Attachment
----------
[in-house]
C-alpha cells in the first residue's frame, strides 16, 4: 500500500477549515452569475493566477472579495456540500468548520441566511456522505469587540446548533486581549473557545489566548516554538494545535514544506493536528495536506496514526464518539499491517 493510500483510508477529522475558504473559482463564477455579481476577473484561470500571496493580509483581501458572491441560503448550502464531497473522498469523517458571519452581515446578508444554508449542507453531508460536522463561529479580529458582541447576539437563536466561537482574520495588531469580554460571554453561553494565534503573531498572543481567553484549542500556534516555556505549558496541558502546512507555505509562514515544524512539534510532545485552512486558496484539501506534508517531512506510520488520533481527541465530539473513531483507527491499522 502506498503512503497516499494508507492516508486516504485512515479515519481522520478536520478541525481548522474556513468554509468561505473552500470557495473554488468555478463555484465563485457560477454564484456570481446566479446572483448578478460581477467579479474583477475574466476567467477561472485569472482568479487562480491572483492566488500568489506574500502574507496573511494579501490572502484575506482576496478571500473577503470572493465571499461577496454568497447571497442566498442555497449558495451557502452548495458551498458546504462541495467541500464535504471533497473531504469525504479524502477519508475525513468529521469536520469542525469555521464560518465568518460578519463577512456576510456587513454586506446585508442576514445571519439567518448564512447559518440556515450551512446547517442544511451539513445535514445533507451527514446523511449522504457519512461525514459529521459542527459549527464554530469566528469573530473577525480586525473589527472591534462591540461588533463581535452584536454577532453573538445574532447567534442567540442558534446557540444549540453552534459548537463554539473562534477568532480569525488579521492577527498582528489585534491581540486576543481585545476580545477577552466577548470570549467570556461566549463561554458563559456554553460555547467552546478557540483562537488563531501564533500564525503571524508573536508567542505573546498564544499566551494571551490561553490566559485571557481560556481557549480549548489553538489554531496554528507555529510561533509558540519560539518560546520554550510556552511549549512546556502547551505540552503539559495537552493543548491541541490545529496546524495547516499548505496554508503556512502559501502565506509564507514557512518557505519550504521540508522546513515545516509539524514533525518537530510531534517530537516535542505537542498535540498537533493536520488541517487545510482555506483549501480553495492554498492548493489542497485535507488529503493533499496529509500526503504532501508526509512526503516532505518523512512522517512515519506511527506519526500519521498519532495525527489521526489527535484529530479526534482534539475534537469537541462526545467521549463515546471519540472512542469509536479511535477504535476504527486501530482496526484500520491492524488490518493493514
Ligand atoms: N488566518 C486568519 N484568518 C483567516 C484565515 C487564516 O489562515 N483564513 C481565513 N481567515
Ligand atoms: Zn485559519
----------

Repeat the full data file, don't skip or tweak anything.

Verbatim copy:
[in-house]
C-alpha cells in the first residue's frame, strides 16, 4: 500500500477549515452569475493566477472579495456540500468548520441566511456522505469587540446548533486581549473557545489566548516554538494545535514544506493536528495536506496514526464518539499491517 493510500483510508477529522475558504473559482463564477455579481476577473484561470500571496493580509483581501458572491441560503448550502464531497473522498469523517458571519452581515446578508444554508449542507453531508460536522463561529479580529458582541447576539437563536466561537482574520495588531469580554460571554453561553494565534503573531498572543481567553484549542500556534516555556505549558496541558502546512507555505509562514515544524512539534510532545485552512486558496484539501506534508517531512506510520488520533481527541465530539473513531483507527491499522 502506498503512503497516499494508507492516508486516504485512515479515519481522520478536520478541525481548522474556513468554509468561505473552500470557495473554488468555478463555484465563485457560477454564484456570481446566479446572483448578478460581477467579479474583477475574466476567467477561472485569472482568479487562480491572483492566488500568489506574500502574507496573511494579501490572502484575506482576496478571500473577503470572493465571499461577496454568497447571497442566498442555497449558495451557502452548495458551498458546504462541495467541500464535504471533497473531504469525504479524502477519508475525513468529521469536520469542525469555521464560518465568518460578519463577512456576510456587513454586506446585508442576514445571519439567518448564512447559518440556515450551512446547517442544511451539513445535514445533507451527514446523511449522504457519512461525514459529521459542527459549527464554530469566528469573530473577525480586525473589527472591534462591540461588533463581535452584536454577532453573538445574532447567534442567540442558534446557540444549540453552534459548537463554539473562534477568532480569525488579521492577527498582528489585534491581540486576543481585545476580545477577552466577548470570549467570556461566549463561554458563559456554553460555547467552546478557540483562537488563531501564533500564525503571524508573536508567542505573546498564544499566551494571551490561553490566559485571557481560556481557549480549548489553538489554531496554528507555529510561533509558540519560539518560546520554550510556552511549549512546556502547551505540552503539559495537552493543548491541541490545529496546524495547516499548505496554508503556512502559501502565506509564507514557512518557505519550504521540508522546513515545516509539524514533525518537530510531534517530537516535542505537542498535540498537533493536520488541517487545510482555506483549501480553495492554498492548493489542497485535507488529503493533499496529509500526503504532501508526509512526503516532505518523512512522517512515519506511527506519526500519521498519532495525527489521526489527535484529530479526534482534539475534537469537541462526545467521549463515546471519540472512542469509536479511535477504535476504527486501530482496526484500520491492524488490518493493514
Ligand atoms: N488566518 C486568519 N484568518 C483567516 C484565515 C487564516 O489562515 N483564513 C481565513 N481567515
Ligand atoms: Zn485559519